HOUSTON – A year after an Alabama book publisher and his company initiated legal action against Texas A&M University and its athletic department for copyright infringement, the case remains far from a conclusion.
Recent Houston federal court records indicate that Michael J. Bynum and Canada Hockey LLC, doing business as Epic Sports, pushed back against TAMU’s request for the dismissal of their suit.
TAMU is accused of stealing Bynum’s written work on E. King Gill, the famed individual behind the school’s 12th Man tradition, and copied and distributed it – according to Bynum – “as if it was their own.”
According to the plaintiffs, the subject work titled “An A&M Legend Comes to Life” (the “Gill Biography”) was published on the official Web site for news about Aggie athletics with a new title and Bynum’s name removed.
According to TAMU lore, Gill was a student who voluntarily suited up for the Aggies during a football game against Centre College.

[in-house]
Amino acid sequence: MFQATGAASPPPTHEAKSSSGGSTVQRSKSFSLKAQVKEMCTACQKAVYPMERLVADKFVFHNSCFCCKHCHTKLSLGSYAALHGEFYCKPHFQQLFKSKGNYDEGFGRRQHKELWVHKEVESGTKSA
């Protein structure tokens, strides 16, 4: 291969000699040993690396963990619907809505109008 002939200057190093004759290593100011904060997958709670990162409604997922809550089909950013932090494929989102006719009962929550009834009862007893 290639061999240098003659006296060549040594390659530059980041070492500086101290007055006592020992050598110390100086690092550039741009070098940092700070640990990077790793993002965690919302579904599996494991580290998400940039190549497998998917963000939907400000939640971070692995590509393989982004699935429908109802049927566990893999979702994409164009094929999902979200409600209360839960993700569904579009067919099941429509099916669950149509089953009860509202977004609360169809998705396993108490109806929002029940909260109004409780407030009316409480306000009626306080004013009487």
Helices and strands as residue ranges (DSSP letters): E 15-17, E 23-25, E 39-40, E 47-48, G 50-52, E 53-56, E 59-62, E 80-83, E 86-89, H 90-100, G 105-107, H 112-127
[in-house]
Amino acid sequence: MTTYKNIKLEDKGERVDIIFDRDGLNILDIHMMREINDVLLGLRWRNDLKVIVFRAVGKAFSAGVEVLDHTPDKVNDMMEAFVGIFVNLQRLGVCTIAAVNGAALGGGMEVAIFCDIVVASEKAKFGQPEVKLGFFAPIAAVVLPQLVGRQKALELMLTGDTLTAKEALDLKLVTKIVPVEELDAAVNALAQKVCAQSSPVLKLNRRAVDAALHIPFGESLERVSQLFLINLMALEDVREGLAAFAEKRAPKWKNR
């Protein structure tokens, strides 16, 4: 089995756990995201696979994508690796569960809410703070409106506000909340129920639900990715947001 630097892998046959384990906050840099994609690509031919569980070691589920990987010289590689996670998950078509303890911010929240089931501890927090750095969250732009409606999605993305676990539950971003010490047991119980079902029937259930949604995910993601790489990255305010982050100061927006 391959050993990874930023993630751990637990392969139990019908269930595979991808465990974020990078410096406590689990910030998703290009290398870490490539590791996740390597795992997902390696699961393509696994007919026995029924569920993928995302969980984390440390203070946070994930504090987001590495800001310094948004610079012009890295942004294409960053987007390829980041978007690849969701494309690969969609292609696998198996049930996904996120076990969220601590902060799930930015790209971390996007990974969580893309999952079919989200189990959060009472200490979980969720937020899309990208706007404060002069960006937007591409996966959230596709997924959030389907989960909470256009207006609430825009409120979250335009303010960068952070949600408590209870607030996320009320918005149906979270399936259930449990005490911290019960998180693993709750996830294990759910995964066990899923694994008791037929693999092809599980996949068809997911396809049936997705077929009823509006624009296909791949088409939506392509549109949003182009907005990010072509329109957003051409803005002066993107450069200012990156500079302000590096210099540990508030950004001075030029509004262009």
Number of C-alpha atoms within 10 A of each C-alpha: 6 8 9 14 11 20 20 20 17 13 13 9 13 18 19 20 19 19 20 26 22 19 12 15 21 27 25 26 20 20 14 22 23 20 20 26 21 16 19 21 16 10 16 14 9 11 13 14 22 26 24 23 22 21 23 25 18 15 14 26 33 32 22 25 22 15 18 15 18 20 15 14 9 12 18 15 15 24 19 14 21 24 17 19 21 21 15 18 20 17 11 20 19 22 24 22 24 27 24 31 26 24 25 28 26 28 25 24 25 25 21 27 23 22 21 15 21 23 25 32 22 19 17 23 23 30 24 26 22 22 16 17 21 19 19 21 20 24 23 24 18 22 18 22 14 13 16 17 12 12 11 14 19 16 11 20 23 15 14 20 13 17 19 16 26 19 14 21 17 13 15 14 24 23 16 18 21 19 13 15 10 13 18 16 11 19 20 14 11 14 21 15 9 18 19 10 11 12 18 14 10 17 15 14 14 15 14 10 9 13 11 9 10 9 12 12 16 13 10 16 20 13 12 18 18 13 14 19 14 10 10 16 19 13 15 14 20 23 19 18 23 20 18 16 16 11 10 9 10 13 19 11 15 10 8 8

TAMU, meanwhile, seeks to have the case junked on grounds it is “an entity that has no legal capacity to be sued.”
Per the school, the individuals being sued – Brad Marquardt, Alan Cannon, and Lane Stephenson – have sovereign immunity and qualified immunity protections since they are government employees.
The plaintiffs counter that TAMU’s motion should not be granted since is “neither the State nor an ‘arm of the State.’” They also insist sovereign immunity does not shield it from their allegations.
Houston Division of the Southern District of Texas Case No. 4:17-CV-0181